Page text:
Like most replies, go with Stihl & you won't regret it. Years ago when I had to do side work to make ends meet, I cut grass. I had a decent weed eater that got me by until it burned up. I bought the bottom of the line Stihl professional model & that was 13 years ago. Side work isn't necessary anymore but I Stihl have that investment. About once a month I use it for roughly 8 hrs in one day with minimal breaks taking care of a very steep embankment. I also have 3 chainsaws & a polesaw made by Stihl, they don't get as much use as the old weed eater, but they're always ready to go when I need them. For my old 026 I have a 16" bar that I put on to either flush cut stumps or dog holes around them & hog them out below ground. So for saying not getting a Stihl down in the dirt when that's where the work is, don't sweat it just clean it up. That saw is over 20 years old! Buy once, cry once; no different than buying high end packs!

08-02-2013, 07:28 PM
You may want to consider Stihl or Husqvarna. Sort of like Ford or Chevy. I logged for years and also maintained multiple large children's camps. I have used both brands extensively and Husqvarna would get my vote. Stihl has more plastic parts to break than the Husky's. My current saw is a Husky that I have had for over twenty years. I have only had to do regular maintenance such as chains, bars and plugs. Both are quality units and would be much better than your current saw. The other questions is what size will get your jobs done most efficiently. I have one of the saws from the professional line as opposed to the homeowner line. More money up front, but more power and long term durability. Bar size is important. How big of tree are you going to cut. I run a twenty inch bar on my saw and it will handle anything I need now such as cutting firewood. The longer the bar, the more chain to sharpen and the more likely you will hit something you didn't intend to with the tip and dull the chain. Any way you stack it, it is always fun to get a new toy.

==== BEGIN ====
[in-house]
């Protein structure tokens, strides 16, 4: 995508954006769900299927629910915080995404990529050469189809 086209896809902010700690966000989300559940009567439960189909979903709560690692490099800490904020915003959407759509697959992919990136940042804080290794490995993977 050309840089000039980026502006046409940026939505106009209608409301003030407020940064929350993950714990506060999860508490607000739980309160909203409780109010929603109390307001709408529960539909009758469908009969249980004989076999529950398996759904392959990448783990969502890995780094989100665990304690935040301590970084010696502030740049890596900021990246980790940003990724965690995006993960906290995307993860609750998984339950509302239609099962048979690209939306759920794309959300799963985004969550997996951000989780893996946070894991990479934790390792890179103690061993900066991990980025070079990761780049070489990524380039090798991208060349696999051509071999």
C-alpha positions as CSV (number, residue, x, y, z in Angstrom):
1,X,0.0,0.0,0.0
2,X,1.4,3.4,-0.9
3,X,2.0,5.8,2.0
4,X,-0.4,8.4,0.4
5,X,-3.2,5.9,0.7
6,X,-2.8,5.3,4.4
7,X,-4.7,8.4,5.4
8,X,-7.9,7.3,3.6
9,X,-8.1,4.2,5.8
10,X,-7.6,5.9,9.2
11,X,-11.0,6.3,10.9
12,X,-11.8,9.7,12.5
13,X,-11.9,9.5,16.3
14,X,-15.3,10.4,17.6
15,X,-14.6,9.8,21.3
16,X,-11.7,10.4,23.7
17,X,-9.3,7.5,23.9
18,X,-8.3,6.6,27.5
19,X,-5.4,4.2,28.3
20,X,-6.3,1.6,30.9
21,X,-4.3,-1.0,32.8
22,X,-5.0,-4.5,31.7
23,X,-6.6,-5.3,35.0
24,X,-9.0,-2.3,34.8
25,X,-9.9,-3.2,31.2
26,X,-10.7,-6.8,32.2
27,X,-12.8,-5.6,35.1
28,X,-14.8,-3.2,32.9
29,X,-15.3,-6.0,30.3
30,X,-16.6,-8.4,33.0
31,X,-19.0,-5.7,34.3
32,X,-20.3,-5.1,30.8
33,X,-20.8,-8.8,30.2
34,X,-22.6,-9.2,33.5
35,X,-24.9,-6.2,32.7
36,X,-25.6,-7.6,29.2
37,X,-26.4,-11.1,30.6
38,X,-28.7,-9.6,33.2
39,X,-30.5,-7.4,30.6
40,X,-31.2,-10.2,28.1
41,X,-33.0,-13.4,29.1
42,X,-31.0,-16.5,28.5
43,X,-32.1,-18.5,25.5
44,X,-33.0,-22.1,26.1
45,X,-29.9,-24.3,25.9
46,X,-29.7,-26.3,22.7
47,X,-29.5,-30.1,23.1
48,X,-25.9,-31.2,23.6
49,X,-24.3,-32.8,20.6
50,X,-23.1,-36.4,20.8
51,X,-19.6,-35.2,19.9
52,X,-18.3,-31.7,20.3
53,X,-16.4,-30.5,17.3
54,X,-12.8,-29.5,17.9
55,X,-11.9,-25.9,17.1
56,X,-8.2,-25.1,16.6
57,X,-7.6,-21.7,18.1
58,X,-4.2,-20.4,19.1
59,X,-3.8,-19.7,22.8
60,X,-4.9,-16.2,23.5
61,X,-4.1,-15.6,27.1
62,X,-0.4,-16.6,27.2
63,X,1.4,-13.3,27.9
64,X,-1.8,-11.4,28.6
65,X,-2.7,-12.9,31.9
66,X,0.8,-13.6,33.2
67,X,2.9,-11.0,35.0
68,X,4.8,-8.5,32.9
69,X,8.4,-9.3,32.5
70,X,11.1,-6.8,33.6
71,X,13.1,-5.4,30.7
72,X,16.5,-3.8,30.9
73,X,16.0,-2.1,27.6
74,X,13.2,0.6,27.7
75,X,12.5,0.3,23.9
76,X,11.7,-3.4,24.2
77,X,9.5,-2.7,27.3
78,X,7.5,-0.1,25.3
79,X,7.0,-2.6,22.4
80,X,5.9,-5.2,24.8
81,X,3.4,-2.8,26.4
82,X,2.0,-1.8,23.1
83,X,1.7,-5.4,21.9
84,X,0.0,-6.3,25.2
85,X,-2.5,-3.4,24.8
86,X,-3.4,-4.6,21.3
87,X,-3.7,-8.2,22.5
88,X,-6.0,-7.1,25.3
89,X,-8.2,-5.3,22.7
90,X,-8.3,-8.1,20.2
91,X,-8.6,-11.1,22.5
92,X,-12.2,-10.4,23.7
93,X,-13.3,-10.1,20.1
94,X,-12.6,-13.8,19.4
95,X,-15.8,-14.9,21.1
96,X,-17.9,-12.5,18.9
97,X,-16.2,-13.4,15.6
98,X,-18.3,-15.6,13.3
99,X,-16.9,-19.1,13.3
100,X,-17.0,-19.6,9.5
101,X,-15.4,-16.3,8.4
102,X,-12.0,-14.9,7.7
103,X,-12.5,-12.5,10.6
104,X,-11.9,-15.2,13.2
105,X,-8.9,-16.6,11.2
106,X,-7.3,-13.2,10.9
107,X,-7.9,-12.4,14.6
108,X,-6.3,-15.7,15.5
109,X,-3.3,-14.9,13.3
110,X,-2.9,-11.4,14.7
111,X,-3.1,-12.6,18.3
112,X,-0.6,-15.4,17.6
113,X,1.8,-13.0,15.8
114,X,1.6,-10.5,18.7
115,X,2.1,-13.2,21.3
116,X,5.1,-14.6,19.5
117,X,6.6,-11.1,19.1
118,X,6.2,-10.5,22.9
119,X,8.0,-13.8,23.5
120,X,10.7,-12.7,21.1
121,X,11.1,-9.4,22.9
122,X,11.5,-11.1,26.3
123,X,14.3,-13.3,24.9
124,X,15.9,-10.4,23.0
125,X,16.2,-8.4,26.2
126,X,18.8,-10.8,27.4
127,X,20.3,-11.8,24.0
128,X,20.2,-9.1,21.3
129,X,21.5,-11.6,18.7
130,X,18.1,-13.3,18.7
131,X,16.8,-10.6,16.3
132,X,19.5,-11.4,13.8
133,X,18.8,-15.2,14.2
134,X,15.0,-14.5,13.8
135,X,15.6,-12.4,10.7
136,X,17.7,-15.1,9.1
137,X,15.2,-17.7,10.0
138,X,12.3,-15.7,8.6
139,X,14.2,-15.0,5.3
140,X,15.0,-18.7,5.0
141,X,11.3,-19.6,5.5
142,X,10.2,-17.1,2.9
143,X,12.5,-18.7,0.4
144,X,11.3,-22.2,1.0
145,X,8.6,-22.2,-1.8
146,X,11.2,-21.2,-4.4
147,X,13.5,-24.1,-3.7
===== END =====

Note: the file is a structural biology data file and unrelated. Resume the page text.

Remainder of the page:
08-03-2013, 10:24 AM
Husky here as well. Between the two, it really comes down to personal preference and what you have experience with.
If you are looking for good quality but a little lower price tag, Jonsered has been pretty decent. Basically a rebranded Husky, but never had one crap out on me.


08-03-2013, 09:03 PM
Husky here too...that's what the local dealer sells. He used to carry stihls but stopped as they were too much money to sell. Husky saws cost less and cut the same.

08-04-2013, 01:03 PM
Like others, I own both Stihl and Husqvarna saws, and have been very satisfied with both. Both are "professional" models that have smaller displacement engines (hence lighter saws), but that are intended to be constantly run "full out" to get the cutting power. Many times I've thought to myself that running the saw full bore for extended periods was going to result in "something bad" happening, but I've had them both for years and never had either quit on me. I have 20 inch bars on them and haven't found anything I can reasonably handle that they can't cut. The way the Stihl is assembled, it seems to be a bit easier to replace parts. The Husqvarna seems to need a bit more complicated take-down to work on it or replace things like the safety brake, clutch, etc.) My "impression" is that the Husqvarna consistently starts a bit easier, and the Stihl is a little more "rugged." I also think that feature for feature, depending on where you shop, the Husqvarnas are a little less expensive (I sense that currently you're paying a bit of a premium for the Stihl name.). You won't go wrong with either brand.